It is how you behave when there is no reason to adopt any behavior in particular, that marks you as a kind or unkind person. It can be hard to understand kindness in complicated situations. You may be forced to contemplate ethical conundrums like whether you should torture one person to save millions. But kindness is much simpler, and many people fail the basic kindness test. Their default mode of behavior is cruel.
I like the distinction between "good" as an abstraction (which might be used to label any kind of behavior), and kindness as a concrete thing. We need as much concrete reality as we can get.
But if you see morality as a completely relative thing (individual codes of conduct adopted by specific people), what is the purpose of having a moral code? Why not just do whatever you feel like at the moment? Why not just make decisions as you go?
Absolutely no purpose, and "take it as you go" is exactly the morality many people navigate by. Works for some people. It tends to be short-sighted thought, and if they are unlucky, they can do their one-step-at-a-time groping straight into a moral cul-de-sac where they have no way out.
Morality is actually just another kind of intelligence. As with other kinds, there are short-sighted and long-sighted ways to be moral. The latter tend to be harder to compute with, but pay off over time. Thinking a few moral steps ahead is of the same value as thinking a few moves ahead in chess.
With this kind of an individualized moral code, would there be a purpose for spreading your morals to others? Are you, for example, motivated to persuade other people to adopt your particular moral stance?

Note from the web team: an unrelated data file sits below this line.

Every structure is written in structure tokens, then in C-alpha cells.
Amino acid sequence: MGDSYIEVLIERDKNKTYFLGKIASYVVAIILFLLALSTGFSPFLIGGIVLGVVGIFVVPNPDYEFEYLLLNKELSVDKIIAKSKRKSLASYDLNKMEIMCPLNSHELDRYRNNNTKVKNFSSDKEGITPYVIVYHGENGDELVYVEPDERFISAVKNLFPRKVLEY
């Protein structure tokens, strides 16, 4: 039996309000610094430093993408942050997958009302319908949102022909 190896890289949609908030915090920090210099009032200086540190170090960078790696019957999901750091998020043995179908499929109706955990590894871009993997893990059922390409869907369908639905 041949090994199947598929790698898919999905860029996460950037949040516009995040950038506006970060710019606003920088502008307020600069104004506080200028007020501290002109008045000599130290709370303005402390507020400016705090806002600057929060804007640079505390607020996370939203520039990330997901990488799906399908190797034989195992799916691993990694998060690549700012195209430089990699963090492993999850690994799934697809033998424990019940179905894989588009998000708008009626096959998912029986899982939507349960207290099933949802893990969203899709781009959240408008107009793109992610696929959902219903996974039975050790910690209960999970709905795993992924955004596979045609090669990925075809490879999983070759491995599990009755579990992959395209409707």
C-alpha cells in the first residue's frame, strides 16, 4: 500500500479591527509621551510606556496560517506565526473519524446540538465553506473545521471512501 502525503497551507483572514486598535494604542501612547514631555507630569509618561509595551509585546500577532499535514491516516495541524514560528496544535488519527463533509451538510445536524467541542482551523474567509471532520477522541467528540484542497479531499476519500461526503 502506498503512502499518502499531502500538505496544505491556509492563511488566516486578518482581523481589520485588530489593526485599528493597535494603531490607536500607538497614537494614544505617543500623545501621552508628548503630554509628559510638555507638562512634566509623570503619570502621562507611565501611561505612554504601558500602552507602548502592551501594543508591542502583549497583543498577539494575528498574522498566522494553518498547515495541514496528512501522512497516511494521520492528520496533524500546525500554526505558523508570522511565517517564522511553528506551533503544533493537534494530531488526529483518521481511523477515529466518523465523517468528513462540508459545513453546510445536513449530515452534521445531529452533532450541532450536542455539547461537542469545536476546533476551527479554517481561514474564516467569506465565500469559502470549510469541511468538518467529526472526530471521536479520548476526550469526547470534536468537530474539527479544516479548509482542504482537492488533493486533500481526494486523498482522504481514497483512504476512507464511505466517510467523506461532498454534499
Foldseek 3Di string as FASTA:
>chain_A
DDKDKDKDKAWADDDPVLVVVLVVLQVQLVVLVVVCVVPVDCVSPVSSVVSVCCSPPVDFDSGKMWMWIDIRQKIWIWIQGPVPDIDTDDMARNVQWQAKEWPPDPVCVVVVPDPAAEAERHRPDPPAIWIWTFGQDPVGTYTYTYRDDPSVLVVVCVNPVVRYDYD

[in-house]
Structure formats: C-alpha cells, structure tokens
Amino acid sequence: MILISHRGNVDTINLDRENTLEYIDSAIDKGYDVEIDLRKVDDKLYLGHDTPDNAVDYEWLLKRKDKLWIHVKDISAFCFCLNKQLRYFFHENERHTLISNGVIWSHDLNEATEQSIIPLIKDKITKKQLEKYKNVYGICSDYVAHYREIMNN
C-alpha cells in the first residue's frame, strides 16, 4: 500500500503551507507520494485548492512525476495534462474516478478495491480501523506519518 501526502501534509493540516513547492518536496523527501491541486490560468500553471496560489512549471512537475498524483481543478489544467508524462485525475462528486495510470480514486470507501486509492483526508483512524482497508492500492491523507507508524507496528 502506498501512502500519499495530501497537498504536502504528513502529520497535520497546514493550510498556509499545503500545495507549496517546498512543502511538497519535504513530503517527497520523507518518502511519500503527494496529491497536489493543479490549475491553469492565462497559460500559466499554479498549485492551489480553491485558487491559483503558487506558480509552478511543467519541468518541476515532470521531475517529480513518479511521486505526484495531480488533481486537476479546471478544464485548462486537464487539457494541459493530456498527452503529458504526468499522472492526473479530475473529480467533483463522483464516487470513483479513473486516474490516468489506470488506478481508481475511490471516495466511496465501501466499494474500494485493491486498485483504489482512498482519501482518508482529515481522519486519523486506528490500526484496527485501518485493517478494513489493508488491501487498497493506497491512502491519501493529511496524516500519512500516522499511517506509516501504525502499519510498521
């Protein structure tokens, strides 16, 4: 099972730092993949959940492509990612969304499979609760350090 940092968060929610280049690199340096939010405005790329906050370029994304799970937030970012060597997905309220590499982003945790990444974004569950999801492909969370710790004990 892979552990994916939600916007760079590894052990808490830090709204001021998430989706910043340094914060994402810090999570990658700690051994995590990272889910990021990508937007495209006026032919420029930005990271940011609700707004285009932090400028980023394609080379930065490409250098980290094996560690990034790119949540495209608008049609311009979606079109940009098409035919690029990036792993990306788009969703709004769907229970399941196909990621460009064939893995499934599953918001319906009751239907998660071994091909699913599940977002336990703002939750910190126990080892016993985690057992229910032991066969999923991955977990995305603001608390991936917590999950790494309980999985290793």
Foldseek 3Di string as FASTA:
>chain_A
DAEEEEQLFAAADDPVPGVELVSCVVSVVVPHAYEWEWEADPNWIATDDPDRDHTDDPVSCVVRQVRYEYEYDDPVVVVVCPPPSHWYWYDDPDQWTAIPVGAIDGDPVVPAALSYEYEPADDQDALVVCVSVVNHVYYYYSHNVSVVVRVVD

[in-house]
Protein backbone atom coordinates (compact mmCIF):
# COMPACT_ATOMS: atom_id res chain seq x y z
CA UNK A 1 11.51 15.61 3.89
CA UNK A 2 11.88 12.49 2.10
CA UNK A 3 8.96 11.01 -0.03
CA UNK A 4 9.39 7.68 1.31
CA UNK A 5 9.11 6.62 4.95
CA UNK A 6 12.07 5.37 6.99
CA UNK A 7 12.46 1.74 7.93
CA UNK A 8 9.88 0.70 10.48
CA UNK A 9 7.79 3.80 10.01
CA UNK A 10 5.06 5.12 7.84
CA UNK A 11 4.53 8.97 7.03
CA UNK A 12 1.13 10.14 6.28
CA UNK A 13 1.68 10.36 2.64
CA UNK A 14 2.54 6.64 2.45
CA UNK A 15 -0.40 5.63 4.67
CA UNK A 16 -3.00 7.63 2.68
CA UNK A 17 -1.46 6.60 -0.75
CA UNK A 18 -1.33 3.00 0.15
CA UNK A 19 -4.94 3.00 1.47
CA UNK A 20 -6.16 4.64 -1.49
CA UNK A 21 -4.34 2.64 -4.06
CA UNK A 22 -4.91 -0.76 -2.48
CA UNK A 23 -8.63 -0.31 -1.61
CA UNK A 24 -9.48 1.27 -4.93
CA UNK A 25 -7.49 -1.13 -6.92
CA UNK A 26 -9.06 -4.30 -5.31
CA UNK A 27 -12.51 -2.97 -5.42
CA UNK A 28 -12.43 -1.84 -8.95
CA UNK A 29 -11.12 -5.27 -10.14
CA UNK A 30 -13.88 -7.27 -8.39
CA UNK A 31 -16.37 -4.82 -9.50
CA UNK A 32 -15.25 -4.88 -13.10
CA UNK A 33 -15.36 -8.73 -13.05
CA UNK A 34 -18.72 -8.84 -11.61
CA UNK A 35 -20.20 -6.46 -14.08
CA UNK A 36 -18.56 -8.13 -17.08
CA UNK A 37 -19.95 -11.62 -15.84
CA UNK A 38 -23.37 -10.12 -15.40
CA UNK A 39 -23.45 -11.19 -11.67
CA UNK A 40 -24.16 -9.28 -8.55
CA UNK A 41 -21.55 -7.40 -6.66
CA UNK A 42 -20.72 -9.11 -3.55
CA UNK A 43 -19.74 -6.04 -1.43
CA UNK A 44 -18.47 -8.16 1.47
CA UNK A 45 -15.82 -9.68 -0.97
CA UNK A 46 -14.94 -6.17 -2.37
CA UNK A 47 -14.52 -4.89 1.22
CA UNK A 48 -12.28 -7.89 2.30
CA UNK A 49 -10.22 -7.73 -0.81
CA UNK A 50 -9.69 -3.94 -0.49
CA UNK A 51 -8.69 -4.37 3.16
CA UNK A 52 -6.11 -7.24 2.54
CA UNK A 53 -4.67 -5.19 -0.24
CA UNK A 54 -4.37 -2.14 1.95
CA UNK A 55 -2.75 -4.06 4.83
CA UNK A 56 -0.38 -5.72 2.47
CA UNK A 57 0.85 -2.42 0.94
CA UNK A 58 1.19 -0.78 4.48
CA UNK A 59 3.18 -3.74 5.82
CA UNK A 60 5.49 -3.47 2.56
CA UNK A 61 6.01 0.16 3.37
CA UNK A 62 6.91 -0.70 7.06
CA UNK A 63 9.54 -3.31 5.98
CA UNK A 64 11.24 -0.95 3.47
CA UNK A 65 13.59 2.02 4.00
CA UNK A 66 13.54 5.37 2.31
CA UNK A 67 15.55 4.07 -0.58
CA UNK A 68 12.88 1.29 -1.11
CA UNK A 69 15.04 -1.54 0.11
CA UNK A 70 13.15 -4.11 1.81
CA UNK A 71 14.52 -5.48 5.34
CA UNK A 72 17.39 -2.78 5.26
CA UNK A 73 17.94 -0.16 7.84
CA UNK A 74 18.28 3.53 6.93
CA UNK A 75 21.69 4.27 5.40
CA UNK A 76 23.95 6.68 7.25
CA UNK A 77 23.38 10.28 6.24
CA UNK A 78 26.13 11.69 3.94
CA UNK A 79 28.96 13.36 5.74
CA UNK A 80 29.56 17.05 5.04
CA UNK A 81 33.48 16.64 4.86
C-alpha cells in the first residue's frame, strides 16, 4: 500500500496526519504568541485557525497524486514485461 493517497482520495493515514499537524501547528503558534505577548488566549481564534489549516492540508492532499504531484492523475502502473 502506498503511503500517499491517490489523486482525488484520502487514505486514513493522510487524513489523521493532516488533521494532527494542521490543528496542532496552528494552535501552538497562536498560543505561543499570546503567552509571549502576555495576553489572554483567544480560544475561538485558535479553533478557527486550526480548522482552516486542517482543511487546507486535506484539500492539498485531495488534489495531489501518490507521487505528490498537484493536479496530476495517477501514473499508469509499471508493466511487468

No. I merely operate by that morality. If people choose to try and reverse engineer the morality from visibly unique aspects of my behaviors and copy it, that's up to them. Chances are, the very process of reverse-engineering the morality of somebody who interests you will turn you into a personal moralist.
Of course, if your personal morality does not lead to any observable unique behaviors, then it's all angels on pinheads. It doesn't matter.
What is truth?
You don't ask for much, do you? I guess I have a pretty conservative atheist-scientific sensibility on this one and don't operate by any notion of "truth" that humanists or spiritual people would accept. I like John von Neumann's characterization of this the best, in the following quote, "The sciences do not try to explain, they hardly even try to interpret, they mainly make models. By a model is meant a mathematical construction which, with the addition of certain verbal interpretations, describes observed phenomena. The justification of such a mathematical construct is solely and precisely that it is expected to work."
All my writing is basically model-building. Though in my blog and book I don't use mathematics, my approach is basically the same one I adopt for my mathematical modeling work.
To some, this is a very unsatisfying substitute for "truth" because humans seek "meaning" and obsess about the content of their subjective experiences, including mystical ones, which convince them that they've achieved direct experience of The Truth, capitaliized. But they don't ever stop to think hard about what "meaning" and "truth" mean, or take a skeptical look at their own subjective experiences. Such people typically view positions like von Neumann's as very narrowly procedural/bureaucratic/soulless and their own sense of capital T Truth as somehow beyond the purview of such model/falsifiability views of reality.That's a deep mistake because such critics typically haven't ever actually tried operating with a scientific sensibility or gotten around to understanding the deeper metaphysical foundations of this view. To give you a sense of the credibility of this viewpoint, von Neumann, among many other seminal contributions, was the guy who basically explained biological life, including self-reproduction, in mathematical terms. I'll leave your readers to ponder this link:
Anything else you'd like to add, or things you'd like people to know about?
I think I've said more than enough :)